Data profiling in this context is the process of assembling information about a particular individual in order to generate a profile — that is, a picture of their patterns and behavior (compare this use of the term data profiling with that used in statistics or data management where data profiling is the examination of information describing the data or data set itself).
Data profiling is used in security, law enforcement and intelligence operations for a variety of applications — for example, to assess "trust" for security clearances or to grant authorization relating to a trusted system, or to identify or apprehend suspects or threats. The government is able to access information from third parties — for example, banks, credit companies or employers, etc. — by requesting access informally, by compelling access through the use of subpoenas or other procedures, or by purchasing data from commercial data aggregators or data brokers. Under United States v. Miller (1976), data held by third parties is generally not subject to Fourth Amendment warrant requirements. Private companies and private investigators can also generally access or purchase data from these aggregators.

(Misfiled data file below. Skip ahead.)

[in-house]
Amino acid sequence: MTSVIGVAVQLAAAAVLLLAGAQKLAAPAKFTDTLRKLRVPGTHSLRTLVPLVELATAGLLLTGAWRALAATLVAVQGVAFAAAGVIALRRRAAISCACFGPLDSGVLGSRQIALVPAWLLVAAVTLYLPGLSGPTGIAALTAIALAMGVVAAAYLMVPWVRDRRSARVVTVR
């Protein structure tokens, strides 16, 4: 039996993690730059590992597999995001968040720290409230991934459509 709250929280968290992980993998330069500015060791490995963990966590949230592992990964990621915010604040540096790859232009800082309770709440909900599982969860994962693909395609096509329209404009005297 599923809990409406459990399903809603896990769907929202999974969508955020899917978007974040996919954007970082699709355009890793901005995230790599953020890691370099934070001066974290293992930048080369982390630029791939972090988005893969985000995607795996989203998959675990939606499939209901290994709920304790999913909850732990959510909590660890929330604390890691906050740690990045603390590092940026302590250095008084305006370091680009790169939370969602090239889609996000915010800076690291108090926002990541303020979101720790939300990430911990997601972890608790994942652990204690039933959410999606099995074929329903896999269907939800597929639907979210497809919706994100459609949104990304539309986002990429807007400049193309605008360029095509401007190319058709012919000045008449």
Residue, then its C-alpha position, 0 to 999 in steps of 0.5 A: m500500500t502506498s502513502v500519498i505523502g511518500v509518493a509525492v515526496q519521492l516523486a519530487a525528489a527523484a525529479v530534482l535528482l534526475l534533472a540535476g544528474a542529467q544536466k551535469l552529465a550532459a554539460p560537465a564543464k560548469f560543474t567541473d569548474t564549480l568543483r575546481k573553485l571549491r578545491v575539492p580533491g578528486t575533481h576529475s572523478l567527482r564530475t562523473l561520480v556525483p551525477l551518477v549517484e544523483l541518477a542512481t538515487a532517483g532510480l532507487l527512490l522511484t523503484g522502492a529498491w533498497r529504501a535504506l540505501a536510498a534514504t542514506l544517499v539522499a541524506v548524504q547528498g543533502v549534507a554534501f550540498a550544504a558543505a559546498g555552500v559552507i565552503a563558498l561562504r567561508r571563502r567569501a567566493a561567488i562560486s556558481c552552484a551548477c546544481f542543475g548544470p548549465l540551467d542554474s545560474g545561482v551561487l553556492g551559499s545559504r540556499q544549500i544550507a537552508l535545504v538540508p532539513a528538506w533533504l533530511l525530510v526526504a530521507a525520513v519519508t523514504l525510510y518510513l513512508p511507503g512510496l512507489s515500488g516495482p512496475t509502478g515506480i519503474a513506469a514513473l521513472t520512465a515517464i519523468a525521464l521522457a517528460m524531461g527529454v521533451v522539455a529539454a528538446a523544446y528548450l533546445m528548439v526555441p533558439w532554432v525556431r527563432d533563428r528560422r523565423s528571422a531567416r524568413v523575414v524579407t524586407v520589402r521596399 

Information relating to any individual transaction is easily available because it is not generally highly valued in isolation, however, when many such transactions are aggregated they can be used to assemble a detailed profile revealing the actions, habits and preferences of the individual.
In the past, much information about individuals has been protected by practical obscurity (a term used by Justice Stevens in his opinion in USDOJ v. Reporters Committee, 1989). Practical obscurity refers to the practical difficulty of aggregating or analyzing a large number of data points in different physical locations. In addition, information was often transient and not easily available after the fact. Further, even where data was available, correlation of paper-based records was a laborious process. Electronic, particularly digital, record-keeping has undermined this practical obscurity by making data easily available and potentially making aggregation and analysis possible at significantly lower costs.
Thus, as more information becomes available in electronic form — for example, as public records such birth, court, tax and other records are made available online — the ability to create very detailed data profiles increases and may raise concerns.
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